Fried cuttlefish on an appetizer boardEXPAND
Fried cuttlefish on an appetizer board
Chris Malloy

Opening Today: The Sicilian Butcher, a New Kind of Italian From the Maggiore Group

The Sicilian Butcher, a new restaurant helmed by Joey Maggiore, opens at 3 p.m. today. The place totes out meat-and-cheese boards that are 5 feet long. Bruschetta comes on rotating circular platters. Maggiore, who until now was the chef at Hash Kitchen, is the mind behind the gravity-defying Bloody Marys you have probably seen plastered on Instagram. Maggiore is keenly attuned to food's viral factors.

Maggiore is also Sicilian. His father, Tomaso Maggiore (of the Tomaso’s restaurants), comes from Bagheria, a town near Palermo on the north coast of Sicily. Sicilian cuisine combines Italian, Spanish, Greek, Arabic, and African flavors. It’s not common in the Valley’s restaurants, or the country's. What Maggiore aims to do at The Sicilian Butcher is combine Italian food, Sicilian food, and his calculated bigger-is-better approach to how food can look good (and be digitally shareable) in 2017.

The paintings and murals on the walls of The Sicilian Butcher are handmade.EXPAND
The paintings and murals on the walls of The Sicilian Butcher are handmade.
Chris Malloy

“Craft meatballs" form the heart of the menu. They come in close to a dozen takes ranging from more familiar (like beef) to Sicilian (like pine nut and raisin) to creative (like eggplant parm).

You start by picking the meatball you want. You then select one of nine sauces from a roster that contains the likes of vodka sauce, carbonara, and Sicilian almond pesto. Finally you select a “bottom” to come under your meatballs: fresh pasta, risotto, gnocchi, salad, or bread (for a meatball sandwich).

Pasta is made in-house using an Arcobaleno extruder. In the southern Italian style, Maggiore makes his pasta dough from semolina flour, water, and skips the egg. Fitting his cutting-edge visual aesthetic, he doesn’t mess around with unsexy pasta shapes, offering spaghetti alla chitarra (square spaghetti), mafaldine (ribbons), and paccheri (huge tubes).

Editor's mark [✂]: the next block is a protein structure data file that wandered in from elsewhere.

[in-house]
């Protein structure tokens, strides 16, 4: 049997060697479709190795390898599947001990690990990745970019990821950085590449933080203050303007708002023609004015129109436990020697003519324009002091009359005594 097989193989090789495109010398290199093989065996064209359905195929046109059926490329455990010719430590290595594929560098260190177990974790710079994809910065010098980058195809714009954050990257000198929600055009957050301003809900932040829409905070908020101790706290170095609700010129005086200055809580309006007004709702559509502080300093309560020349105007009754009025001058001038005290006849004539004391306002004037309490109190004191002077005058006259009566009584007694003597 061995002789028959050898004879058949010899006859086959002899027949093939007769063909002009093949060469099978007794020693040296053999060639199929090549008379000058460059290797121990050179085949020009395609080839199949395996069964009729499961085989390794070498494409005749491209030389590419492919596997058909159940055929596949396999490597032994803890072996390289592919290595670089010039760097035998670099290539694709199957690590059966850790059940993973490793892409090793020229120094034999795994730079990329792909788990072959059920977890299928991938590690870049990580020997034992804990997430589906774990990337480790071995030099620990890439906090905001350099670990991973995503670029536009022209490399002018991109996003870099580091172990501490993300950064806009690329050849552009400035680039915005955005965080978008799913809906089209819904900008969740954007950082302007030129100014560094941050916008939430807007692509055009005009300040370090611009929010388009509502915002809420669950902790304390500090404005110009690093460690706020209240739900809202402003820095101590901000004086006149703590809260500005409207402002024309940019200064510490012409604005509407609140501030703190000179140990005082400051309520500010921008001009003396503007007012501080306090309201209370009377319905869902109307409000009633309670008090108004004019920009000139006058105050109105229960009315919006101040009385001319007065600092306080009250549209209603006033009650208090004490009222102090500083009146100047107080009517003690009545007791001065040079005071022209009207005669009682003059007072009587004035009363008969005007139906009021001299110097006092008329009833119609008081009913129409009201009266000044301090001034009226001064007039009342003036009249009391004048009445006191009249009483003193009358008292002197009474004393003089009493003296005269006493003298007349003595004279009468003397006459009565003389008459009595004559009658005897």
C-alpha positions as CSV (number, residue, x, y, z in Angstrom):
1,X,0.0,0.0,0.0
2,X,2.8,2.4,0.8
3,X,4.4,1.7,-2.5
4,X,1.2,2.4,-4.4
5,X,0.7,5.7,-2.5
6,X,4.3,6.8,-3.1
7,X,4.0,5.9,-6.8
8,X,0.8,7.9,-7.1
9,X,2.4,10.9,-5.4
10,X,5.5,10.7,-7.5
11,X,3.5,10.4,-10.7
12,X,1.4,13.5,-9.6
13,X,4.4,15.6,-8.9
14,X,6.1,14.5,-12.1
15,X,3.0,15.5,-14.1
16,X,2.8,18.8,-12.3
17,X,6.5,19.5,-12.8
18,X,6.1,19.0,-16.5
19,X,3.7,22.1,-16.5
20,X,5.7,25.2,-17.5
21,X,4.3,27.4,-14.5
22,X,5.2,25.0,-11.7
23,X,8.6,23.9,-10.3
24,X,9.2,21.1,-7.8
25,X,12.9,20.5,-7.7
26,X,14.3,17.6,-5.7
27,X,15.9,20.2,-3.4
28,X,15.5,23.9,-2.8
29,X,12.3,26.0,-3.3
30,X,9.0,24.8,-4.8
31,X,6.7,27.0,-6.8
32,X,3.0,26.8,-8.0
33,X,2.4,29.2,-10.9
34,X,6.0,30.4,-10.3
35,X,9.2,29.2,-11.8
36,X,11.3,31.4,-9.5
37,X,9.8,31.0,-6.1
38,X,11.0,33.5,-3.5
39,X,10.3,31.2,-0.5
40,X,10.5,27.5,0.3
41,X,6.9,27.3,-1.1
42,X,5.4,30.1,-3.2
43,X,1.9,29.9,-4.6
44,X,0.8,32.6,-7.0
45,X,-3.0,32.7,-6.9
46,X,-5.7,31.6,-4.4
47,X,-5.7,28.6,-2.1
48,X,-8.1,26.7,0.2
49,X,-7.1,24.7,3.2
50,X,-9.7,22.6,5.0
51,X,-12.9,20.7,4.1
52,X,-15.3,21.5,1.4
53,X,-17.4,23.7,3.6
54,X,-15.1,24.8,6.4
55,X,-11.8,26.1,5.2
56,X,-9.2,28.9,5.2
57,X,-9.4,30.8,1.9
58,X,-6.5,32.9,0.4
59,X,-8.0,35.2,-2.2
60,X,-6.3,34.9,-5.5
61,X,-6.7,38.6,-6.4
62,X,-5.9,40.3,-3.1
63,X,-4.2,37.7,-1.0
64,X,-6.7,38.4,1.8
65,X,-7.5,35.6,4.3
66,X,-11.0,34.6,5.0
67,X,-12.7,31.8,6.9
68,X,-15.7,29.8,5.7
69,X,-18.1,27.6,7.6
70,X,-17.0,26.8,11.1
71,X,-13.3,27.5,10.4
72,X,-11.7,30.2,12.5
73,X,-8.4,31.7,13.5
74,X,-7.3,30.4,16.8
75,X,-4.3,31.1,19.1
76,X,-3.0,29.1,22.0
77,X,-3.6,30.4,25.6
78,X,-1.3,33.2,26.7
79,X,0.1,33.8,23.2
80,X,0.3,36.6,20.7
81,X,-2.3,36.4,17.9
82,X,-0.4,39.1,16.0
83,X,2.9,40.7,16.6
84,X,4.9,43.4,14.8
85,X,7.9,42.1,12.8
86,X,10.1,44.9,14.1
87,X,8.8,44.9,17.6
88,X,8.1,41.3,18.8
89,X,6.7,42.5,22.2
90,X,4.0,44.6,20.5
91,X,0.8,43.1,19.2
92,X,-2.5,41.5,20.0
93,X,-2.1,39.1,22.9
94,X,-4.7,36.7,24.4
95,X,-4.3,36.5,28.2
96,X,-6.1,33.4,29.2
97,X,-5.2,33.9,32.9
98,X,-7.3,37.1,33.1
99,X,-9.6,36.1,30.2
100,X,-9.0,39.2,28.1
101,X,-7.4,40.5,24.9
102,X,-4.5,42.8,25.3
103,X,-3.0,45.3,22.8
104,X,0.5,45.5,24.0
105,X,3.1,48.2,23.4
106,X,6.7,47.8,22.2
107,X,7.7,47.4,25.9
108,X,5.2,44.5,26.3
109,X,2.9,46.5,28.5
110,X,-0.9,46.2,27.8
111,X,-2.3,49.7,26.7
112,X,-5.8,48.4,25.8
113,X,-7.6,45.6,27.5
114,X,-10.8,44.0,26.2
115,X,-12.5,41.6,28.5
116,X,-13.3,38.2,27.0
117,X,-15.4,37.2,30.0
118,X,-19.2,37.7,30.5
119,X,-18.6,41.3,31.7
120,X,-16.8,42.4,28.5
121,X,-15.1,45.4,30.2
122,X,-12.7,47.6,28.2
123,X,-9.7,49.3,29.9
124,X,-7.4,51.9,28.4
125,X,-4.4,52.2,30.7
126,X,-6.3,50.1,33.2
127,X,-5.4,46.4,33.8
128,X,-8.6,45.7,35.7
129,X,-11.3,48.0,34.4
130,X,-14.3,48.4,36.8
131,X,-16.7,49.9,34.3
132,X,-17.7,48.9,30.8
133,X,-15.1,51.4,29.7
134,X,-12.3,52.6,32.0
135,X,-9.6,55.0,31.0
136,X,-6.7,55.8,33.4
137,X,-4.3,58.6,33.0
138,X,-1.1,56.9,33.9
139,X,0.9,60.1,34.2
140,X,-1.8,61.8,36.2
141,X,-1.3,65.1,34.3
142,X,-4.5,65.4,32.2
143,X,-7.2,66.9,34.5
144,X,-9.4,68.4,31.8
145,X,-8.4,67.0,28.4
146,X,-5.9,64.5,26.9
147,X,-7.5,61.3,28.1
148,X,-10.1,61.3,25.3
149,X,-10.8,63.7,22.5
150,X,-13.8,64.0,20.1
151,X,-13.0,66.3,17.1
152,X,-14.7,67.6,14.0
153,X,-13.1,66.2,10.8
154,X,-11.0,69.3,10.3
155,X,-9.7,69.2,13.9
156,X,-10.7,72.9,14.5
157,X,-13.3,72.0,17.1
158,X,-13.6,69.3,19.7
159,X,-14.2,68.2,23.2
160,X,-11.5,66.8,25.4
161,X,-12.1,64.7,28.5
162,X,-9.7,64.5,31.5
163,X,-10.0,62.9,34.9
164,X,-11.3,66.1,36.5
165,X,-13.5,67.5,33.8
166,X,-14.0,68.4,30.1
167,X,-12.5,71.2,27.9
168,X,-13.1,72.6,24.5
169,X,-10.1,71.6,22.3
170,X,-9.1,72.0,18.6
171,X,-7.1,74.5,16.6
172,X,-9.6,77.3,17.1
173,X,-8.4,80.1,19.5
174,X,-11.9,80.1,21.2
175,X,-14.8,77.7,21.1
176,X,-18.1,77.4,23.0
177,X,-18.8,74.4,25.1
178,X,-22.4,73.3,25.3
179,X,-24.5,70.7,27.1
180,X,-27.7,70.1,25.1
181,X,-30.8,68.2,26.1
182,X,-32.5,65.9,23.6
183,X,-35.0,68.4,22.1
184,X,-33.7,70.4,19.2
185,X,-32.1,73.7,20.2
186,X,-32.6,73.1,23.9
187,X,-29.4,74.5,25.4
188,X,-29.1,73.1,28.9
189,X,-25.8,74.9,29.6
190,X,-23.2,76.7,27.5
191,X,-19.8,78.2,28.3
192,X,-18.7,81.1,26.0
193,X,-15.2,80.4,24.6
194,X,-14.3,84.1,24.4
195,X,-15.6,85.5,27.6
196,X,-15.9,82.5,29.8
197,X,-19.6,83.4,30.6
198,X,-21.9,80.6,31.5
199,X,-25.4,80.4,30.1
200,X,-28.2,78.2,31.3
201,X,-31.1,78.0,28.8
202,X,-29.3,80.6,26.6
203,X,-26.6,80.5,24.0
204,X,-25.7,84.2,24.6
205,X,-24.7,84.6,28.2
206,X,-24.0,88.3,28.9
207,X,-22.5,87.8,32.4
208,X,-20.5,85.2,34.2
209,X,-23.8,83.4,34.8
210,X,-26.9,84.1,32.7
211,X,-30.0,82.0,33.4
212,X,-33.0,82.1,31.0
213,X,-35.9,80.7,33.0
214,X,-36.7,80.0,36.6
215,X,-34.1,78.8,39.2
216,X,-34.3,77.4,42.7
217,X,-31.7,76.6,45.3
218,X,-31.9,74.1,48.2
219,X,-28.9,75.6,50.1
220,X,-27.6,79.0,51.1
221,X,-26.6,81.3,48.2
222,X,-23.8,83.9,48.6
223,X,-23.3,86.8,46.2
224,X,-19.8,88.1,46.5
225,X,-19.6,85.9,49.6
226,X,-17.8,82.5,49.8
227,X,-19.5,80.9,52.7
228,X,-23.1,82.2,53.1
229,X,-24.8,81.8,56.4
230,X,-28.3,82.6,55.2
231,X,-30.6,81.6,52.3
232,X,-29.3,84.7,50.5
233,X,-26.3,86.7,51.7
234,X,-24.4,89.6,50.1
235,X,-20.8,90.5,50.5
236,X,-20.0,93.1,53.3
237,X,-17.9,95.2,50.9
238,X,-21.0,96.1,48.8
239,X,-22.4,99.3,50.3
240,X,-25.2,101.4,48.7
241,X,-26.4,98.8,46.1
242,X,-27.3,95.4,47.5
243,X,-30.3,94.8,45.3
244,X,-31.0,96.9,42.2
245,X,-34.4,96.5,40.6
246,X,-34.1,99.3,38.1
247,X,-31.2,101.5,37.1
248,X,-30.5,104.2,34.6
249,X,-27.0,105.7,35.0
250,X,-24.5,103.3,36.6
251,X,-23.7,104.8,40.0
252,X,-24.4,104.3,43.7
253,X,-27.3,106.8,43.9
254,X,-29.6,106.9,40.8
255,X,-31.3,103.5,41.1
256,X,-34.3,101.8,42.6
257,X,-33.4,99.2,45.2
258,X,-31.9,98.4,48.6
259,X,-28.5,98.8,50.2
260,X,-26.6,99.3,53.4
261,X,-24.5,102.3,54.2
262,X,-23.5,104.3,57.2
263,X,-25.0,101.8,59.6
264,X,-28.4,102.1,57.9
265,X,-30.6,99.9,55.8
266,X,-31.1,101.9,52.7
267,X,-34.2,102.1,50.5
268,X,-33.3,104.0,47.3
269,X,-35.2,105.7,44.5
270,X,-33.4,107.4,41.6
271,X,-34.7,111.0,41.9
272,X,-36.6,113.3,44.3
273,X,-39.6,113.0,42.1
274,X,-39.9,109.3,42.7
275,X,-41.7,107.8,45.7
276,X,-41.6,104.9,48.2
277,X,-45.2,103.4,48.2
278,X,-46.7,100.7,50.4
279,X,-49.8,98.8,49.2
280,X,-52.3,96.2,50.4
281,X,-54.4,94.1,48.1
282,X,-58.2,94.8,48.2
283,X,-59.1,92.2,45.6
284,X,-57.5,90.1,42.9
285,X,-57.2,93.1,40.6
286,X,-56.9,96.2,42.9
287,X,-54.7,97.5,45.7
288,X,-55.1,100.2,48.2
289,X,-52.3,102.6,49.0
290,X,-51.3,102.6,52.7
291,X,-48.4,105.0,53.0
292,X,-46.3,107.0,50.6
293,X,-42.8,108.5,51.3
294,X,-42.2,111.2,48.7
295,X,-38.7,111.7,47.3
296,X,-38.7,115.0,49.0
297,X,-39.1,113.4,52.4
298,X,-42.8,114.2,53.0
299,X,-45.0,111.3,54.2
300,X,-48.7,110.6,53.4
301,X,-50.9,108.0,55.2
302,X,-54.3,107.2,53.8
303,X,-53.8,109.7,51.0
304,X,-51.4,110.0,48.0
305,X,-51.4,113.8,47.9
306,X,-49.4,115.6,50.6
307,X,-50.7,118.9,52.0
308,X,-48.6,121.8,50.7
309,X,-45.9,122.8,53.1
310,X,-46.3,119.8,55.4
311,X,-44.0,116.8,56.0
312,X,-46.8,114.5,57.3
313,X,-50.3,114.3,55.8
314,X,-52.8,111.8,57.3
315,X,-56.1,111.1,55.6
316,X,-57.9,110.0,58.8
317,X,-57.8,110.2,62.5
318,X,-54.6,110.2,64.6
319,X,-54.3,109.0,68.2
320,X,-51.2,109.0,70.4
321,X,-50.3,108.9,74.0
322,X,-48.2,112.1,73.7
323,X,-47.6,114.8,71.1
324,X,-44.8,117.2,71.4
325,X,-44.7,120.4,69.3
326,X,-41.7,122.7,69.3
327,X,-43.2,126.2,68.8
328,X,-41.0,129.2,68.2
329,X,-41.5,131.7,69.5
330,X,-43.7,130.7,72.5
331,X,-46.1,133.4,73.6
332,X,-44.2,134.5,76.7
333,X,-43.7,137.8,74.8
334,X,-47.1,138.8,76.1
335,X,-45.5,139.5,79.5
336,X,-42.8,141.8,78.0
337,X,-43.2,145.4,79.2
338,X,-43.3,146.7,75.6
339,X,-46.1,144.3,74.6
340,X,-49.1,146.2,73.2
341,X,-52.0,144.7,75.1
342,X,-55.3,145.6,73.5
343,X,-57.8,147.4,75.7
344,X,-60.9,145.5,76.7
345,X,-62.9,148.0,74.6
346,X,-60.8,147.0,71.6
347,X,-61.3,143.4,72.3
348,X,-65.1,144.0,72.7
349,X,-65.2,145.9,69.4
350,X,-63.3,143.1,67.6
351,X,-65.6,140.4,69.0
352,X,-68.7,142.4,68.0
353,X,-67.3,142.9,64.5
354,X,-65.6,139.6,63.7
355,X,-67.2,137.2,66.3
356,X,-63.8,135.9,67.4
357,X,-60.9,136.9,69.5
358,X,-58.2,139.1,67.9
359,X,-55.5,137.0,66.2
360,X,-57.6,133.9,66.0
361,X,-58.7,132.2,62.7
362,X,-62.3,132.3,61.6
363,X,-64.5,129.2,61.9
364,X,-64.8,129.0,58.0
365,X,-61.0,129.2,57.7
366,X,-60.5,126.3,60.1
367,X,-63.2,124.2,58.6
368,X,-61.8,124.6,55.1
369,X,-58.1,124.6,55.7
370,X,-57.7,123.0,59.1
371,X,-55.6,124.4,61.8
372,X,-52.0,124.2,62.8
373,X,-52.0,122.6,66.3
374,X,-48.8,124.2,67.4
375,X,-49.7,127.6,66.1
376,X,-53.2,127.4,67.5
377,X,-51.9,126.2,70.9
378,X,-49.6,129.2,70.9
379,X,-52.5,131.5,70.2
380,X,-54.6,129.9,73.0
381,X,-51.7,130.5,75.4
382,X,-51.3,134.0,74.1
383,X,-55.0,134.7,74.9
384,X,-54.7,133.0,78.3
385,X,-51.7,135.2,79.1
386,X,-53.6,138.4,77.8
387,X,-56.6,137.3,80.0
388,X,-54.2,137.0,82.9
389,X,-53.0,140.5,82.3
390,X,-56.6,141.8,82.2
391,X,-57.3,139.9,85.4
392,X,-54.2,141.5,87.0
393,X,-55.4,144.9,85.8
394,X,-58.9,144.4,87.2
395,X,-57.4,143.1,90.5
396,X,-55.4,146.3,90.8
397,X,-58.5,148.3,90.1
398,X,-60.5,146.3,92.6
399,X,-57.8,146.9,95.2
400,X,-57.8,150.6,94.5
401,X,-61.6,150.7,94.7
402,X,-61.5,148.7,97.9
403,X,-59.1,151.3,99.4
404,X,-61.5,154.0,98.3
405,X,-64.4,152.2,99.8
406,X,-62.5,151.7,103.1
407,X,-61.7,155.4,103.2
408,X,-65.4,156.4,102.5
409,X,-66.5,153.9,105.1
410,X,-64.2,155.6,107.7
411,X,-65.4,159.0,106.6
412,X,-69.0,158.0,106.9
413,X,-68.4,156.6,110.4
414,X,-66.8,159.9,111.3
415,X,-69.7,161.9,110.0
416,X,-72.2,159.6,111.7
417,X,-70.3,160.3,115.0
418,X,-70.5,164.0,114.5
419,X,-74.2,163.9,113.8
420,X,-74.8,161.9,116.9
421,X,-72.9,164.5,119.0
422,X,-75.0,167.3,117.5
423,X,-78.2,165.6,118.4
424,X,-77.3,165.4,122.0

Various boards make up a considerable portion of the menu. One features Sicilian street foods like panelle (fried chickpea flour) and fried cuttlefish. The weapon-like 5-foot appetizer board has some of these offerings plus meats, cheeses, pickles, jams, and just about every kind of picking you could imagine.

Vastedda con ricotta, a mufuletta bun stuffed with ricotta, two other cheeses, and olive oil.EXPAND
Vastedda con ricotta, a mufuletta bun stuffed with ricotta, two other cheeses, and olive oil.
Chris Malloy

The kitchen will also be doing salads and flatbreads. Panini are on the casual-veering menu, too, including one with a muffuletta bun stuffed with ricotta, two other cheeses, and olive oil. Called vastedda con ricotta, the 'wich is often grabbed from bakeries mornings in the neck of Sicily the Maggiore clan comes from.

Cassata, a Sicilian cake made with cannoli creamEXPAND
Cassata, a Sicilian cake made with cannoli cream
Chris Malloy

Other interesting touches appear. Joey uses colatura, a fish sauce that has been  fermented in southern parts of the Italian peninsula since before Julius Caesar. Maggiore plates fried pasta bites, a snack casually munched on pre-pie in Italian pizzerias. Dessert will include modernized cassata, one of the world's great desserts, a Sicilian cake featuring candied fruit and cannoli cream.

Doors open at 3 p.m. this afternoon. The first 150 folks in line will score a free meatball.

The Sicilian Butcher. 15530 North Tatum Boulevard, #160, Scottsdale. 602-775-5140
Monday through Friday 11 a.m. to 10 p.m.; Saturday and Sunday 11 a.m. to 11 p.m.
*Note: Opens at 3 p.m. until December 8, when lunch hours begin

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